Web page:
A-Gift from Quality


quality

 

Quality tool books are full of terms, acronyms and charts that can make a non-quality professional faint of heart (some quality professionals as well). Here is how to change the “policing” perception to one of “a-gift” giver to your bottom line.

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A-GIFT

A ccept
G ather
mplement
F ollow-up
T 3 (track, transfer and train).

ACCEPTANCE. When presented a gift, one has to be willing to accept that gift. Quality is no different. The first step towards improvement is the desire to improve. Business units must accept that there exists poorly performing processes, missed deliveries, customer apathy and dissatisfaction, etc. Acceptance requires a commitment to the core quality principles of proactive solutions, continuous improvement, customer first, design for manufacturability/assembly, delivery and teamwork, teamwork, and more teamwork by each business unit of an organization.

GATHER data, gain understanding. Beyond acceptance, the next step is to gather reliable data. Performance metrics, results of prior F/A’s, yield analysis reports, equipment capability studies, personnel skill reports, and competitive analysis data are but a few sources of information. The goal is to determine where targeted improvement projects can be implemented and where “hidden strengths” lie waiting undiscovered.

IMPLEMENT. Upon identification of target improvement projects, form cross-functional teams capable of solving issues that may surface as the project matures. FMEA’s can be used to identify roadblocks and select appropriate team members. Brief the team on the specific area targeted for improvement. Data gathered in the previous stage not only provides areas to select for improvement but also the necessary historical data. This data should provide the team with information on the strengths and weaknesses of man, machine, or method. Use the various QA tools, experts or models that are at your disposal.

FOLLOW-UP. Monitoring, reviewing and summarizing data while continuing to perform regular work schedules can seem overwhelming. Don’t become discouraged. In the near future, successful improvement efforts should reduce unscheduled work and down time. While positive solutions are the goal, Process Improvement Projects (PIPs) demonstrate much can be learned from negative results. Regardless if the results or negative or positive towards the current issue, complete and accurate reports are critical.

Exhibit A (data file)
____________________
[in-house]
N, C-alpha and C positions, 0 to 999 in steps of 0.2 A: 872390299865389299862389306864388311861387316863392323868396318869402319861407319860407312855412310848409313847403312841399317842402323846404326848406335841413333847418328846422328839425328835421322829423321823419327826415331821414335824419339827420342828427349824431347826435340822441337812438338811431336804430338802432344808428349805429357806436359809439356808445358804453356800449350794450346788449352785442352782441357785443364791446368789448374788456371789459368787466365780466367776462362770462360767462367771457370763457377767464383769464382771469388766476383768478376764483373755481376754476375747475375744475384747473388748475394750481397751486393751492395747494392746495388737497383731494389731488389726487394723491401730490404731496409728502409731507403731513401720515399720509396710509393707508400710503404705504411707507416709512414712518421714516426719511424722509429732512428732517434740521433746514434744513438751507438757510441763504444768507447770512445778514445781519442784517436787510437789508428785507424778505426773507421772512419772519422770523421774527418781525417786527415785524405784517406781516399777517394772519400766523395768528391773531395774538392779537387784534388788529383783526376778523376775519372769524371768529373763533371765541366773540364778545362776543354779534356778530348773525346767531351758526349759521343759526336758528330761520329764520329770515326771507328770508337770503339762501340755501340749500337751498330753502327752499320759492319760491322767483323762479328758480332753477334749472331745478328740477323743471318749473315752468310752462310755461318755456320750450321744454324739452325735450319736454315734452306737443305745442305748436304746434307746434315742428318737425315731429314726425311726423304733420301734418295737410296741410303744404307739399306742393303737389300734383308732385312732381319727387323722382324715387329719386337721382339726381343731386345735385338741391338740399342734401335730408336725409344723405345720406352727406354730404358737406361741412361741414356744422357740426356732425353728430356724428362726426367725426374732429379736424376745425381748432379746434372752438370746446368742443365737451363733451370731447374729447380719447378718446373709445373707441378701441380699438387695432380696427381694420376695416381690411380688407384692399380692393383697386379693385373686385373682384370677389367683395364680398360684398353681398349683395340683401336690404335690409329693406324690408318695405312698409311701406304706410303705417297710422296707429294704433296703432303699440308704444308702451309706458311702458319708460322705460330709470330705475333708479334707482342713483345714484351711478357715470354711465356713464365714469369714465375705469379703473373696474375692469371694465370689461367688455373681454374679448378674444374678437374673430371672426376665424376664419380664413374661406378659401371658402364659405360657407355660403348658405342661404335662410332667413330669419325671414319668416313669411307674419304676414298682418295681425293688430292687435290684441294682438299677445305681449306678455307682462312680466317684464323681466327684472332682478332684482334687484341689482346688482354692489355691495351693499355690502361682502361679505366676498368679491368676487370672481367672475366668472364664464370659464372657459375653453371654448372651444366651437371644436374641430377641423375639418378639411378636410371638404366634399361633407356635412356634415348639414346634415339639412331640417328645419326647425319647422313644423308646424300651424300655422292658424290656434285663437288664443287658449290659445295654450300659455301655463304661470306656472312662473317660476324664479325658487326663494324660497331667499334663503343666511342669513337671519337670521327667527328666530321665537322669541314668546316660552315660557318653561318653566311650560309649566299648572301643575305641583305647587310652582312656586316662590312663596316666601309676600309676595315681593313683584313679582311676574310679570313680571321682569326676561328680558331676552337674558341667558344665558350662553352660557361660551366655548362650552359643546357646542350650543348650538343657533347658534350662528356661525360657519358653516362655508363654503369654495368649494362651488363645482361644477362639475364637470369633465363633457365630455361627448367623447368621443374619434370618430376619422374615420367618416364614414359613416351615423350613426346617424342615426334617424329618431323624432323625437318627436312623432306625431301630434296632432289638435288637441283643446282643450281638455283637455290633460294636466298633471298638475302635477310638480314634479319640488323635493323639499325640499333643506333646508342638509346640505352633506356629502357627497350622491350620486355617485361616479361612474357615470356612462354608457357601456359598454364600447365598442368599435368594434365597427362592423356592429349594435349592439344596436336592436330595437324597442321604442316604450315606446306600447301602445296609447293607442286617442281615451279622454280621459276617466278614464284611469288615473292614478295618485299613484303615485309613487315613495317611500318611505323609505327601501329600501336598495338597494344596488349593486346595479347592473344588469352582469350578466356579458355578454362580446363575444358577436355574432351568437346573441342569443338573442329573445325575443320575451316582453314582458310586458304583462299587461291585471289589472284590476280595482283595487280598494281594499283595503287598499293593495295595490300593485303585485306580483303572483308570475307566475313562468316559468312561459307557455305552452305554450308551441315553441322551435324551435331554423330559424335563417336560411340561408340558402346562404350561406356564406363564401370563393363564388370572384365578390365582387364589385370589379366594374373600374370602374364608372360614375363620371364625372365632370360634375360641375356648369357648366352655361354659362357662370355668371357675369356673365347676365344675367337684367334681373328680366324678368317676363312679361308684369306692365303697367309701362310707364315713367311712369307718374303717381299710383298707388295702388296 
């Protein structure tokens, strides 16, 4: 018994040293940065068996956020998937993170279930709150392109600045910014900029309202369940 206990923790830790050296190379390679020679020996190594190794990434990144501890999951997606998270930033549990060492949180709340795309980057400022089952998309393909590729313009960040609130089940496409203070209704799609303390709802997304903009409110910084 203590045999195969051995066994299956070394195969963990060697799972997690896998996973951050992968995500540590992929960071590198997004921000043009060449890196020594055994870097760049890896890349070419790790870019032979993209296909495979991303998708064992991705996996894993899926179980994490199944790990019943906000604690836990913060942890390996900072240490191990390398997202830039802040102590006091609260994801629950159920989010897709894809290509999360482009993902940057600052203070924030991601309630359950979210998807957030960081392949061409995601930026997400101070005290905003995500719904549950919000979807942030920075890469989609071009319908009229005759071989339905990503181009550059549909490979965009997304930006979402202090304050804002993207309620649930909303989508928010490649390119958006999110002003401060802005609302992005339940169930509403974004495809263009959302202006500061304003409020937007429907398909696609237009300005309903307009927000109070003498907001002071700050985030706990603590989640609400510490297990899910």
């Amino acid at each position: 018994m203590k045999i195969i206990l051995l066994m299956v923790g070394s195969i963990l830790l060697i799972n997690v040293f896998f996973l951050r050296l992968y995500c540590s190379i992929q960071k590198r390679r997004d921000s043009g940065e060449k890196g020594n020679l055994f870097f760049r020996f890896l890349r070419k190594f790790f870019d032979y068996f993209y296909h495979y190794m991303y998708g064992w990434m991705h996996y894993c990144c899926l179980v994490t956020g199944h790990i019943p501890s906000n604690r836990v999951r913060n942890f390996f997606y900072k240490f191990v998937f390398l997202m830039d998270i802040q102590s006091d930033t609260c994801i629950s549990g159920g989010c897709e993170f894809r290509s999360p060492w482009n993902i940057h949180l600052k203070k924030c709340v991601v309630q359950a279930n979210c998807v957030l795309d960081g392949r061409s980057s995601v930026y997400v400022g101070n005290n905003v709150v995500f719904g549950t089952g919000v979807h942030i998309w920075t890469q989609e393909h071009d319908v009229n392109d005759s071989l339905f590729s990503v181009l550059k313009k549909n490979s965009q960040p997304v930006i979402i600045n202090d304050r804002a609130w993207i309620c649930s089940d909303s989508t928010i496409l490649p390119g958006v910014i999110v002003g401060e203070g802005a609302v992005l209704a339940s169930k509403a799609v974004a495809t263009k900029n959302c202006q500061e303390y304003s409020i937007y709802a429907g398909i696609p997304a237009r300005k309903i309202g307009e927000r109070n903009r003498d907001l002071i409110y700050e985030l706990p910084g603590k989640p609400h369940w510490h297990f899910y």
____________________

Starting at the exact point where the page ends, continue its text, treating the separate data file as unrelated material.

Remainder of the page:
T3 (T-three). TRACK the results. TRANSFER the knowledge. TRAIN the teams. The goal in this stage is to ensure that knowledge is shared.

TRACK. Follow-up requires tracking the complimentary upstream and downstream operations as well as the implemented change. Tracking assures that implemented solutions target assignable root causes. Tracking provides a “factual” measure of improvement in addition to possibly identifying additional areas for review.

TRANSFER the knowledge. The results of a negative study may itself provide useful information elsewhere within a business unit. Positive results should always be outlined, detailed and transferred to other teams. Not sharing success stories often leads to reduced competitiveness, and reduces the likelihood for support with future quality initiatives. An integrated “knowledge share” database is important.

TRAIN others in lessons learned and new solutions. Transferring lessons learned may introduce variation and reduced performance if not accompanied by suitable training. TRAIN, TRAIN, and continue to TRAIN.

SUMMARY: The first part of A-GIFT is acceptance. Improvement comes with acceptance. Conclude improvement projects by sharing the knowledge (train and transfer). Beyond ACCEPTANCE, begin delivering GIFT’s to your organization.

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